I’ve always been a bit of an idealist. Added to that I believe that a policy is there to be complied with. As a result I’ve often found myself at odds with more pragmatic and non-compliant colleagues – why am I telling you this? Well, it because of the news yesterday that Gary Cohn has quit his very important job at the White House seemingly because he had lost the argument over trade barriers.
It jogged a memory, from nearly 20 years ago, when I was complaining to my then line manager, Richard, about the Company’s senior managers’ ignoring my advice and choosing to do something (I thought) stupid instead. Richard, a very traditional chap with a military background, said to me ‘Is it worth dying in a ditch over?’ which I’ve always assumed is a First World War trenches metaphor.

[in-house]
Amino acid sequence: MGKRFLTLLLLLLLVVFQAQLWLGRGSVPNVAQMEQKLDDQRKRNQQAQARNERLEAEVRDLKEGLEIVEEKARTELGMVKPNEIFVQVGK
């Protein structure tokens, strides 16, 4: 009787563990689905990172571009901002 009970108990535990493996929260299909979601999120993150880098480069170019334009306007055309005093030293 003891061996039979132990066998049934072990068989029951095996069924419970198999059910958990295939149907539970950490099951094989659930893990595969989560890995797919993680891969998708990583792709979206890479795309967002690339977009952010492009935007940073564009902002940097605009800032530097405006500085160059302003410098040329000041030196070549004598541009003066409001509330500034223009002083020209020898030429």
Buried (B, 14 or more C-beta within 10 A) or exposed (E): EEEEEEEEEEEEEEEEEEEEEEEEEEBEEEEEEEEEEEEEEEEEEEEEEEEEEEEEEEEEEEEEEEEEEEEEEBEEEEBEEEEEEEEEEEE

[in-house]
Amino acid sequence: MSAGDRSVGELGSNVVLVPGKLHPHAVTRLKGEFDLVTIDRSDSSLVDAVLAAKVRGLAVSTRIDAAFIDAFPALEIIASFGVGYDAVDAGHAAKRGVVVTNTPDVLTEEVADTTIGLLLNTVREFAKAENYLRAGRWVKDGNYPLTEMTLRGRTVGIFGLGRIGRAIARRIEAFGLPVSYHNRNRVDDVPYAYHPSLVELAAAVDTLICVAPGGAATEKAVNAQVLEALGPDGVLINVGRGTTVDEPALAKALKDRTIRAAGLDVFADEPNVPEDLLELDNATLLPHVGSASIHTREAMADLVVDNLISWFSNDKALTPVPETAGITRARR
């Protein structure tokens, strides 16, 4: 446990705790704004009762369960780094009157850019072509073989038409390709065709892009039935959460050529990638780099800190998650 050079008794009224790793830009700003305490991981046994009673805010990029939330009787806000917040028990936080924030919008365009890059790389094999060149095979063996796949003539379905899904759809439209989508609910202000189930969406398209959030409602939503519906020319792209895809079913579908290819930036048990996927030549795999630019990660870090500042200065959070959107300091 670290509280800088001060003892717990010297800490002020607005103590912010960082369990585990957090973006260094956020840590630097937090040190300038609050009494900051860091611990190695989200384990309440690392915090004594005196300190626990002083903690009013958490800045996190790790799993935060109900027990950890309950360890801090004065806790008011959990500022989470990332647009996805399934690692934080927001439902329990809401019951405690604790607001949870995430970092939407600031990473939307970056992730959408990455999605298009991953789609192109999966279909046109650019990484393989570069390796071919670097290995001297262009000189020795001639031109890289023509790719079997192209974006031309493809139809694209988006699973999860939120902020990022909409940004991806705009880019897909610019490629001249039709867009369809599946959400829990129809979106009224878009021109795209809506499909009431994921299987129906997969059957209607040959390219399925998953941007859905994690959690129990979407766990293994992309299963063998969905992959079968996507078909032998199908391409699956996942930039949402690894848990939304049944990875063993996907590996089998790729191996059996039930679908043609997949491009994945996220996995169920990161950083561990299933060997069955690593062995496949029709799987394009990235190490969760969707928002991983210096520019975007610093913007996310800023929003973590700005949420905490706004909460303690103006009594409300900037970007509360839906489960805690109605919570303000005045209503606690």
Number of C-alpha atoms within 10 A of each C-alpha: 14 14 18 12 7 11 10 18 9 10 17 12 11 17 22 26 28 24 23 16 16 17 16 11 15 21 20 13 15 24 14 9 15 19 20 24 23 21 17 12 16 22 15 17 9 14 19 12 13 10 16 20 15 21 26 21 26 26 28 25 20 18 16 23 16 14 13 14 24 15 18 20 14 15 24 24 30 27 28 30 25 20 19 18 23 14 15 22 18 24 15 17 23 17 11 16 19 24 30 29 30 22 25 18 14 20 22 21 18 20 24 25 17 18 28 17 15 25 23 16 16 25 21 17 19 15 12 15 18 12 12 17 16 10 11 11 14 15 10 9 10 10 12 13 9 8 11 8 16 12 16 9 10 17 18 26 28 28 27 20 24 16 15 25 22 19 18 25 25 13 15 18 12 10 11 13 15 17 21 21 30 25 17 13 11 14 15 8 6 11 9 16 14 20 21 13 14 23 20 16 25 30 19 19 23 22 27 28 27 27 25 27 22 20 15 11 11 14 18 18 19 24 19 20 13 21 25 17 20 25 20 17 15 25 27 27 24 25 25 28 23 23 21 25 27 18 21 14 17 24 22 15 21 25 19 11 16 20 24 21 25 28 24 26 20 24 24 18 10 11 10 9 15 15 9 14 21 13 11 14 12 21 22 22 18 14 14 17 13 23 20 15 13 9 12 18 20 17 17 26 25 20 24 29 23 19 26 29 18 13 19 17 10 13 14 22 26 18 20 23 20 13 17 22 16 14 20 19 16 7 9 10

What he meant was, is this something that’s so important that I should risk my career by challenging, or should I just suck it up and live to fight another day. Not only did I choose to suck it up at that point, ever since, when I’ve felt the indignation rise within me, I’ve heard Richard say ‘Is it worth dying in a ditch for?’ Usually it’s not, and when it is I give it 24 hours to sink in then think about it again.
There haven’t been that many ‘ditch moments’ for me in the last 20 years, I guess Gary Cohn decided that steel and aluminium tariffs was one for him.